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Horses used in experiments end up in food chain

The latest horsemeat scandal from France shows the cavalier attitude to animals used in research and the sad way in which they are disposed of after they have served their purpose.

It has been reported this week that 60 horses who were used in experiments by French pharmaceutical giants Sanofi-Pasteur have ended up in the food supply chain after their veterinary papers were falsified. 1

The horses were used by the company for the production of biological materials (anti rabies, tetanus and snake venom serums). This is a regulated animal experiment because it involves repeatedly taking blood samples from the animals who may be kept for years for this purpose.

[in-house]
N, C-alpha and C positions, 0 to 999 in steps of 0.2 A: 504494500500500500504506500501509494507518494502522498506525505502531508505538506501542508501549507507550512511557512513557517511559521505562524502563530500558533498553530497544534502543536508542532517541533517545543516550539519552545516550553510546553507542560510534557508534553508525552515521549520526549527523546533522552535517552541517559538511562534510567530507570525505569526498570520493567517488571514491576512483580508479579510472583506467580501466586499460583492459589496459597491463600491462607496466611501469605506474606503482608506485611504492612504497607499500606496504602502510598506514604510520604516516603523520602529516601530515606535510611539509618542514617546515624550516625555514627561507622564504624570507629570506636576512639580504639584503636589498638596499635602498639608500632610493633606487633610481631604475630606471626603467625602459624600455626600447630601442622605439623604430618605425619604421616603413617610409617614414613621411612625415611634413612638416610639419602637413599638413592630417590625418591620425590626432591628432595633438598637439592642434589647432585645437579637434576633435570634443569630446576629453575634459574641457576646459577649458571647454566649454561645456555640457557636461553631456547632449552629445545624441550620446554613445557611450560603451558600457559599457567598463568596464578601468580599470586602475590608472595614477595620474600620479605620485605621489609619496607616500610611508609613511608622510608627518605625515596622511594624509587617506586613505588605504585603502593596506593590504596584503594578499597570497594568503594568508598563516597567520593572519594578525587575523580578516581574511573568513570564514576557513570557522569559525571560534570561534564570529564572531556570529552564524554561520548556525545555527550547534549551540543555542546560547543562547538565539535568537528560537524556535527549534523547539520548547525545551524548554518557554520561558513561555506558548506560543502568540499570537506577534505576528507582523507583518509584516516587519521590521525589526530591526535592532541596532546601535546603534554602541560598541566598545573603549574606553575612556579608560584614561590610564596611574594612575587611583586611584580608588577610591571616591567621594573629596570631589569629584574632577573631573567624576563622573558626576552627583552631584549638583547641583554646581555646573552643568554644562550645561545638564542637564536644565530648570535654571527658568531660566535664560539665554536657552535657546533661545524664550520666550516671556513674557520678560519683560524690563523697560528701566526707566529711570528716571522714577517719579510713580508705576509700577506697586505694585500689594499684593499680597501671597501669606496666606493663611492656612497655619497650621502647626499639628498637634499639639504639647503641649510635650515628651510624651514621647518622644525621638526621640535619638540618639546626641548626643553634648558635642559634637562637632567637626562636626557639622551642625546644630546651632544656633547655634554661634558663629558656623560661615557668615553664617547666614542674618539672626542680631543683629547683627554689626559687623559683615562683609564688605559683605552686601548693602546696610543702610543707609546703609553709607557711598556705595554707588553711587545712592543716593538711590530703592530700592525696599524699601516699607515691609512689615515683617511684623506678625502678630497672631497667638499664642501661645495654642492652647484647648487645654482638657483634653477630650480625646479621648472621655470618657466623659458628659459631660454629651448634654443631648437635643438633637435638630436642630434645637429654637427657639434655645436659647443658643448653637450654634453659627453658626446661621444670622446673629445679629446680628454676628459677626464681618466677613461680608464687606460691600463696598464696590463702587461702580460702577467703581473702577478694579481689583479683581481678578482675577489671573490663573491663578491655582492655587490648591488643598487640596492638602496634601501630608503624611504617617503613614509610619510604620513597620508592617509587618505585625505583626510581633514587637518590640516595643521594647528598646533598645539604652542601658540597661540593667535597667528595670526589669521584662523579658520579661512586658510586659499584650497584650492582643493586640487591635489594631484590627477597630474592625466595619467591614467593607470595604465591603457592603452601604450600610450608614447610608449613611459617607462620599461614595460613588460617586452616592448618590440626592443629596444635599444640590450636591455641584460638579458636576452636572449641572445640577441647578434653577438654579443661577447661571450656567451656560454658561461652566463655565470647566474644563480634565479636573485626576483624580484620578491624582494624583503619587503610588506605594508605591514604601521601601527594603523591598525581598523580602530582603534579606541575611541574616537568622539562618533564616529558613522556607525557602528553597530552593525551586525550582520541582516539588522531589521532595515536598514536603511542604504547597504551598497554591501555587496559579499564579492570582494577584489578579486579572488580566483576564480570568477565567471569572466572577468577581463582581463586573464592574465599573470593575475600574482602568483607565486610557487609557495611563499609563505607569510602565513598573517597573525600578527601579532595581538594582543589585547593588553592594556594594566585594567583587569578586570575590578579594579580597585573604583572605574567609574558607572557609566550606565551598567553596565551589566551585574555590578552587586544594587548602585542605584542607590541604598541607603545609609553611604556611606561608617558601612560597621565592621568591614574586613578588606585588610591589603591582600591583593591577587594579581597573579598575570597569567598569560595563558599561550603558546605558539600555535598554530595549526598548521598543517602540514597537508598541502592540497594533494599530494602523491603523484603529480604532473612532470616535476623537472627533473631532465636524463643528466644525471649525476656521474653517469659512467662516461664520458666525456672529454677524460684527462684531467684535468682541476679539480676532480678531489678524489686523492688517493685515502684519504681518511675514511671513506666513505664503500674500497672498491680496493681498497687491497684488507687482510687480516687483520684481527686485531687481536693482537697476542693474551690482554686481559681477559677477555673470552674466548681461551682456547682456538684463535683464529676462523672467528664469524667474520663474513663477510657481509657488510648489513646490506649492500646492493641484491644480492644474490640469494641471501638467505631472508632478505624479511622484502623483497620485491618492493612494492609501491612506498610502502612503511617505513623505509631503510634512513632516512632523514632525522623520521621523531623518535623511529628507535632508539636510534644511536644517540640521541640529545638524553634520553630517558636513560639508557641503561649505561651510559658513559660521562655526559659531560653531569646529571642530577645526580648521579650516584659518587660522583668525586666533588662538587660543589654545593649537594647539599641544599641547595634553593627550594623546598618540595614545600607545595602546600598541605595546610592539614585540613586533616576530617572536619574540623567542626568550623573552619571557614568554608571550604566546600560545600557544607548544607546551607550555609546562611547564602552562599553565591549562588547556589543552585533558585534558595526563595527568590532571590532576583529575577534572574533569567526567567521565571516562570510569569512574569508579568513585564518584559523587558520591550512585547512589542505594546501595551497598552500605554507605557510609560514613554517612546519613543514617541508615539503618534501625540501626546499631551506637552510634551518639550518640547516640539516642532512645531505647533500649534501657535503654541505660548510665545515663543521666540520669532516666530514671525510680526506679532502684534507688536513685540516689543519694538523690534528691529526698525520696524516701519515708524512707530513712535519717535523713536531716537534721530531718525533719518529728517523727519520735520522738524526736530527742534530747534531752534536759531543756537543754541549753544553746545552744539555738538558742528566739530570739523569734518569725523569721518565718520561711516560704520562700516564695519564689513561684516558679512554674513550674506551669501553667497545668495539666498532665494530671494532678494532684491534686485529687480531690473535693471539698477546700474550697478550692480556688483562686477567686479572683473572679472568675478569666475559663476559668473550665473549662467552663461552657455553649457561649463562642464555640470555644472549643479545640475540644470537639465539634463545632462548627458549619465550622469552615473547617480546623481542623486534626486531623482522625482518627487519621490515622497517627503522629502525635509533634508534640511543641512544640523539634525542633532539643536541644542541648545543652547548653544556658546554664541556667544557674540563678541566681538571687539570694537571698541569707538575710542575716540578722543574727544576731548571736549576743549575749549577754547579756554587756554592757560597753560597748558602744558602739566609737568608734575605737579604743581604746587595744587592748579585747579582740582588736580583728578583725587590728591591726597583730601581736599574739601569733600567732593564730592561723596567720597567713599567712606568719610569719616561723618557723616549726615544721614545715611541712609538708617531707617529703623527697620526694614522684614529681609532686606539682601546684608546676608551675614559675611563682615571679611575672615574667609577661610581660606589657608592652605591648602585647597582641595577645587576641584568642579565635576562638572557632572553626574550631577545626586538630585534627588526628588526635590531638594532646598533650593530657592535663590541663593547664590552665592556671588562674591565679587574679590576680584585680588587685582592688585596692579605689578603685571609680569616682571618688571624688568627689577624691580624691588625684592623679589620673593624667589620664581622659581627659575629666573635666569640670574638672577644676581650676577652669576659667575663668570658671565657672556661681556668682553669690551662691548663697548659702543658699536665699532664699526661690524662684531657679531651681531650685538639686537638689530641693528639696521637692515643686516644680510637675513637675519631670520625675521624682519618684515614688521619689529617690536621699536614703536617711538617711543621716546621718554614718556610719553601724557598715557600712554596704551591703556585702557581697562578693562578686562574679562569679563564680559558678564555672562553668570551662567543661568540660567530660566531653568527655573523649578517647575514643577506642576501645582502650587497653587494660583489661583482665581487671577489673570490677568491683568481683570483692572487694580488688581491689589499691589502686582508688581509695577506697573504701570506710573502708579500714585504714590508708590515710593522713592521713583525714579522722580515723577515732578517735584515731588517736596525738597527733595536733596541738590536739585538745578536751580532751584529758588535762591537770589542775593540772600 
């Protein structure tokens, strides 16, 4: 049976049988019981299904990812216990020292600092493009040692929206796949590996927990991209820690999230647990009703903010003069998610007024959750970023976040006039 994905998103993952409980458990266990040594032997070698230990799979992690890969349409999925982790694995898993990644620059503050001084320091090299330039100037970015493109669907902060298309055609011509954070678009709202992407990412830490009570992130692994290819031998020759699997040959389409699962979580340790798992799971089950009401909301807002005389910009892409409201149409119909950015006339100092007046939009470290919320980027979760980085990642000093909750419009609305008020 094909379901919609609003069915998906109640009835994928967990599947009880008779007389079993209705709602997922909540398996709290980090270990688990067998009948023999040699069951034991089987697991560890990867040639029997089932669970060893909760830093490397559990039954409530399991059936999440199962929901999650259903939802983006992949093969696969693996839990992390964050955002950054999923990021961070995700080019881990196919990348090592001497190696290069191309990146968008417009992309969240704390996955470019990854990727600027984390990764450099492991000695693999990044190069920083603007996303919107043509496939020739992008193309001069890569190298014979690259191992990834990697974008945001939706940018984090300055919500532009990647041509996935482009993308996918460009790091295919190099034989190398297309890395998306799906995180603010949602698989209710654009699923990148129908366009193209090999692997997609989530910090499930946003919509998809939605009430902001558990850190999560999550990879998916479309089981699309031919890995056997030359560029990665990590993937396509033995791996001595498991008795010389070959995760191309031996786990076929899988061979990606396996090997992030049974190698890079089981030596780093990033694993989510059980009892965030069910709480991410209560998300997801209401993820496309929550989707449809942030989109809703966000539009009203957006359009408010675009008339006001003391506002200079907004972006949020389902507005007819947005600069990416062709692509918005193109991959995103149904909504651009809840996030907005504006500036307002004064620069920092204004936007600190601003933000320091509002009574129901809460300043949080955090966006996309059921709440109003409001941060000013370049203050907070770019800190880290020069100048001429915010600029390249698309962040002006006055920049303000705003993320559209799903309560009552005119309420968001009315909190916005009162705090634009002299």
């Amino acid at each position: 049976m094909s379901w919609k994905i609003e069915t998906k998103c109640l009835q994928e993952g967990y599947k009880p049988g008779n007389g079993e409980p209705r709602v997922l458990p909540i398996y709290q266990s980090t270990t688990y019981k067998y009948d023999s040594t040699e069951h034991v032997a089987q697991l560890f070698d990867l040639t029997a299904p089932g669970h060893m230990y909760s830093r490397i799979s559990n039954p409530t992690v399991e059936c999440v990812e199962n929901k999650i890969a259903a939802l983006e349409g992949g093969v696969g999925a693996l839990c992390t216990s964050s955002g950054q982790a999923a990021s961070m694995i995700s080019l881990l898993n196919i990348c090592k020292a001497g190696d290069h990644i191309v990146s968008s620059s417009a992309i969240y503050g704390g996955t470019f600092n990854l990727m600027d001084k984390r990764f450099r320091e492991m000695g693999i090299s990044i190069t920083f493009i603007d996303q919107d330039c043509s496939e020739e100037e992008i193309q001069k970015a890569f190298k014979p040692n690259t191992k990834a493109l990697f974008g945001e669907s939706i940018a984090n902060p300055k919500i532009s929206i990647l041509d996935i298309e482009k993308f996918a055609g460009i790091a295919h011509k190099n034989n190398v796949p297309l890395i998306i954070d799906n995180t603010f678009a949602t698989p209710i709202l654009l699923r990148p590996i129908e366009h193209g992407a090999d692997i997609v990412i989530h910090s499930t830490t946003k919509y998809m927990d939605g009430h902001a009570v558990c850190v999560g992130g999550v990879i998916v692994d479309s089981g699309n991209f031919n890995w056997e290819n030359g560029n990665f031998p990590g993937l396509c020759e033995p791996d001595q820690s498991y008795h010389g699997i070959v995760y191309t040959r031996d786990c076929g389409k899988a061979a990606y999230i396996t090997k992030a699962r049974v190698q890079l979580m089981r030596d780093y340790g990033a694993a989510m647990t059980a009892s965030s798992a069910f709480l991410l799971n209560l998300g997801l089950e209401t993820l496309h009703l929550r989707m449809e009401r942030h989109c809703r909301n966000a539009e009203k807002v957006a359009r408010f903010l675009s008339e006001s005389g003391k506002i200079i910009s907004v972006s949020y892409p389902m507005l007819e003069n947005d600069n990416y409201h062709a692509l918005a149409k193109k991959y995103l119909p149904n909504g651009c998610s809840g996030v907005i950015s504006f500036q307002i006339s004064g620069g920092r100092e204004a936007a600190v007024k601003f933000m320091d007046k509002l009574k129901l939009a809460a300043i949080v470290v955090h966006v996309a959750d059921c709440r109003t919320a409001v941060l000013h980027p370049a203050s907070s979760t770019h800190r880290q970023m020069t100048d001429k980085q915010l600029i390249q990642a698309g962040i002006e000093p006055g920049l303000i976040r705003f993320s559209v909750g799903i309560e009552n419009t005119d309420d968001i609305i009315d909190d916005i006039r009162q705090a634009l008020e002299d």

Sanofi has confirmed that they have sold about 200 horses in the past three years, who they have used for this purpose, to riding schools, veterinary schools and ‘individuals’. A spokesperson for the company said “Sanofi Pasteur condemns the fraud, of which it is also a victim, and is assisting authorities in the investigation”.2

So far, the French authorities have arrested 21 people, including vets, butchers and meat dealers who are thought to have been involved with the illegal trafficking of these horses. The meat has already been sold in butcher’s shops in France and Spain. Clearly Sanofi Pasteur also need to take greater care of the animals they have used and rehome them to safe homes, or better yet, develop alternatives so that they do not need to use horses in the first place.